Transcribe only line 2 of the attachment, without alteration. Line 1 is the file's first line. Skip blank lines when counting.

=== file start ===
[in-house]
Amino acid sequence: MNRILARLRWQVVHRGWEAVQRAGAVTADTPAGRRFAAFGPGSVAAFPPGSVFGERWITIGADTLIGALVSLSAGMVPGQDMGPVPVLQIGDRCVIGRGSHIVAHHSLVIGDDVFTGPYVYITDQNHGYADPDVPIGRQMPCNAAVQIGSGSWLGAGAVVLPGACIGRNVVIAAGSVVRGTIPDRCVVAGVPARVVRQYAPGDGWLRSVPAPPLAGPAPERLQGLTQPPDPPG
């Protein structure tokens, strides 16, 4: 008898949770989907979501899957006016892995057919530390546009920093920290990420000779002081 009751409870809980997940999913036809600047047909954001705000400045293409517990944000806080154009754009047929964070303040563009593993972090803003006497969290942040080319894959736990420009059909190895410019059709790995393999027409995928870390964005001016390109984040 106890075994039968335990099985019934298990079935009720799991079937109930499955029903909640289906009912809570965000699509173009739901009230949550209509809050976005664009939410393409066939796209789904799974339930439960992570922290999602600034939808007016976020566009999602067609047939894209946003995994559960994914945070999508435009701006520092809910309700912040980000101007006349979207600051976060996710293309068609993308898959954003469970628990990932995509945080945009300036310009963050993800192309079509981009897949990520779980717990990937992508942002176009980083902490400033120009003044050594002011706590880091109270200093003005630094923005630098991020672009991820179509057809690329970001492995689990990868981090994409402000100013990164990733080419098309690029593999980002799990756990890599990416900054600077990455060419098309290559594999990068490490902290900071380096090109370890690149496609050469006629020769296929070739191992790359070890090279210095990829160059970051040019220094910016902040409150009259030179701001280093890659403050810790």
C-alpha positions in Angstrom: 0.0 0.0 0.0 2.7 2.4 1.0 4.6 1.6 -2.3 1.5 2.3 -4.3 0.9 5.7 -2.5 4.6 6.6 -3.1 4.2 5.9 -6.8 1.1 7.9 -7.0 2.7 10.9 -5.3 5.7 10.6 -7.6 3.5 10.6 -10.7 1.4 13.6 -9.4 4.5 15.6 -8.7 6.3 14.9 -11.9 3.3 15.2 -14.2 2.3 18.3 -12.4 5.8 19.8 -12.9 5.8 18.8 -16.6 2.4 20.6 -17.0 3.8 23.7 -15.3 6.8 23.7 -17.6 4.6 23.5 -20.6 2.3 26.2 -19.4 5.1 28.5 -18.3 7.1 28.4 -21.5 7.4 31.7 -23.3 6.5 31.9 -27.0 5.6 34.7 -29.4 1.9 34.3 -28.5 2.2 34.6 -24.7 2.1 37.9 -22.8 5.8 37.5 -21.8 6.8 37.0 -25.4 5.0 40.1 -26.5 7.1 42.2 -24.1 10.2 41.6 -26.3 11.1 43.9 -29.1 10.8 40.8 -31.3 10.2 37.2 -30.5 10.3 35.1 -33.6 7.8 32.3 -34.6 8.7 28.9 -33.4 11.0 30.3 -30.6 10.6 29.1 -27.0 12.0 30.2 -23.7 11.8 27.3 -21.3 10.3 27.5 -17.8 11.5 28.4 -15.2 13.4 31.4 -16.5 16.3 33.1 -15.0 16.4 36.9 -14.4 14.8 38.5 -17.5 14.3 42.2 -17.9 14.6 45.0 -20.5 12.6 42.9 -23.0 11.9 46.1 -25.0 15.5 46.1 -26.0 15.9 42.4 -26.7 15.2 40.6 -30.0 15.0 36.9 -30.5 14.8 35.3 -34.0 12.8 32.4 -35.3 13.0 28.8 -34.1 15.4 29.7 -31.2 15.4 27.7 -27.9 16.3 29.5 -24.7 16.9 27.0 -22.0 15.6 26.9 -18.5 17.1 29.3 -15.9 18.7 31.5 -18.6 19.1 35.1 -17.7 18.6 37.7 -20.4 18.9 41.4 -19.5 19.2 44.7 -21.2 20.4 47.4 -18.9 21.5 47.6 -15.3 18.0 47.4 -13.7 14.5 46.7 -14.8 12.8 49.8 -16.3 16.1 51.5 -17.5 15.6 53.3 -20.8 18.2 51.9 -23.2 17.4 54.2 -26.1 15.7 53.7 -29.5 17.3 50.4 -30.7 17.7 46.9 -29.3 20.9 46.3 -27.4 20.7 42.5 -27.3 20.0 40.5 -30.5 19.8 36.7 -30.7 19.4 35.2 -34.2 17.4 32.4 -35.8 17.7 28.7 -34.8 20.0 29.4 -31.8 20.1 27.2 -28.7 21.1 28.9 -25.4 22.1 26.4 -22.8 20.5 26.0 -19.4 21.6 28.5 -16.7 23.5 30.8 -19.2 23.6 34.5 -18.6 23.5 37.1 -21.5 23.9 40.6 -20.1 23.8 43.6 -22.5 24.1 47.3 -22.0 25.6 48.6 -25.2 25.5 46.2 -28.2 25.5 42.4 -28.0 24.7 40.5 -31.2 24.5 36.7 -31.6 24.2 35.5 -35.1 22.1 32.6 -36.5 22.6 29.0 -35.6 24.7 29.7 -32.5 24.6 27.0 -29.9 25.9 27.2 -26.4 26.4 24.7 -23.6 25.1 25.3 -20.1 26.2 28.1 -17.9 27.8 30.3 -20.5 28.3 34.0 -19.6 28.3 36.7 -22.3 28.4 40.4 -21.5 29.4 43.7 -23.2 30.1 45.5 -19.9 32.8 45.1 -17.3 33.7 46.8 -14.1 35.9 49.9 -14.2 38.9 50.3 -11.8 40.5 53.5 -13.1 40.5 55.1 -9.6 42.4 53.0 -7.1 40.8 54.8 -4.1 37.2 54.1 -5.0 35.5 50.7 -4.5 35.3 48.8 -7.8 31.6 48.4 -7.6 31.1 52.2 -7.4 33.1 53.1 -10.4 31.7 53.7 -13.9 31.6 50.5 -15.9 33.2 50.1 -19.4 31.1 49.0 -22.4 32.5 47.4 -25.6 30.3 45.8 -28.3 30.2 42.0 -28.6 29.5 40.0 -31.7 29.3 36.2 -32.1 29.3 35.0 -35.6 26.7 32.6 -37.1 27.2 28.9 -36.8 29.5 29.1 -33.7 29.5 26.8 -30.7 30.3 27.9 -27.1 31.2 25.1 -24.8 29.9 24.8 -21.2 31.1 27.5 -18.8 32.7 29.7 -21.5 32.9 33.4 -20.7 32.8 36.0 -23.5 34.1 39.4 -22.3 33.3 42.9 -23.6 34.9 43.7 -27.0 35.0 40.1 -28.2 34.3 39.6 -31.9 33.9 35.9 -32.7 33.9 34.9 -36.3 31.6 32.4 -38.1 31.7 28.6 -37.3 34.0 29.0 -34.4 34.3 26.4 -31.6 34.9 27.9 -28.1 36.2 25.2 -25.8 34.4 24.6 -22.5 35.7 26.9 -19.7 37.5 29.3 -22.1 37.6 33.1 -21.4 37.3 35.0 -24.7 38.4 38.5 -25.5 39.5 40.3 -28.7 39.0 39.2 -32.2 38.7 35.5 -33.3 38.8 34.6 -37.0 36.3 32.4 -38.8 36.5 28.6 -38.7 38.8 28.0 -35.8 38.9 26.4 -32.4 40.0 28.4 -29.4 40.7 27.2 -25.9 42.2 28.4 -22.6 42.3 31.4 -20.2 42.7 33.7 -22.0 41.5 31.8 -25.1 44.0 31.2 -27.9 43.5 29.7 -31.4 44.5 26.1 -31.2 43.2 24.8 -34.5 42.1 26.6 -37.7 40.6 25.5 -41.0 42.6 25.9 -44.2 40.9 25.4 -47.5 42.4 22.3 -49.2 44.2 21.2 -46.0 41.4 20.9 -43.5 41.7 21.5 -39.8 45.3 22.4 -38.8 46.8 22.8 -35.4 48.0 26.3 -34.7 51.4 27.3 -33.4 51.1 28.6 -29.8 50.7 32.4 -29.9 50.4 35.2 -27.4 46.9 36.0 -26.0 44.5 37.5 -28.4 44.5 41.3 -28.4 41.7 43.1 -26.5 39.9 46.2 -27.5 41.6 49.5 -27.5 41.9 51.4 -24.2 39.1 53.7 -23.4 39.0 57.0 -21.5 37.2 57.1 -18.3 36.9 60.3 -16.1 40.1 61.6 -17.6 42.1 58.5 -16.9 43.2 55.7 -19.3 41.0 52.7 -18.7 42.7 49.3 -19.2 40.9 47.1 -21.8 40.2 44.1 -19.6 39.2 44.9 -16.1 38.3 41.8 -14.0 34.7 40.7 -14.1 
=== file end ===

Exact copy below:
Amino acid sequence: MNRILARLRWQVVHRGWEAVQRAGAVTADTPAGRRFAAFGPGSVAAFPPGSVFGERWITIGADTLIGALVSLSAGMVPGQDMGPVPVLQIGDRCVIGRGSHIVAHHSLVIGDDVFTGPYVYITDQNHGYADPDVPIGRQMPCNAAVQIGSGSWLGAGAVVLPGACIGRNVVIAAGSVVRGTIPDRCVVAGVPARVVRQYAPGDGWLRSVPAPPLAGPAPERLQGLTQPPDPPG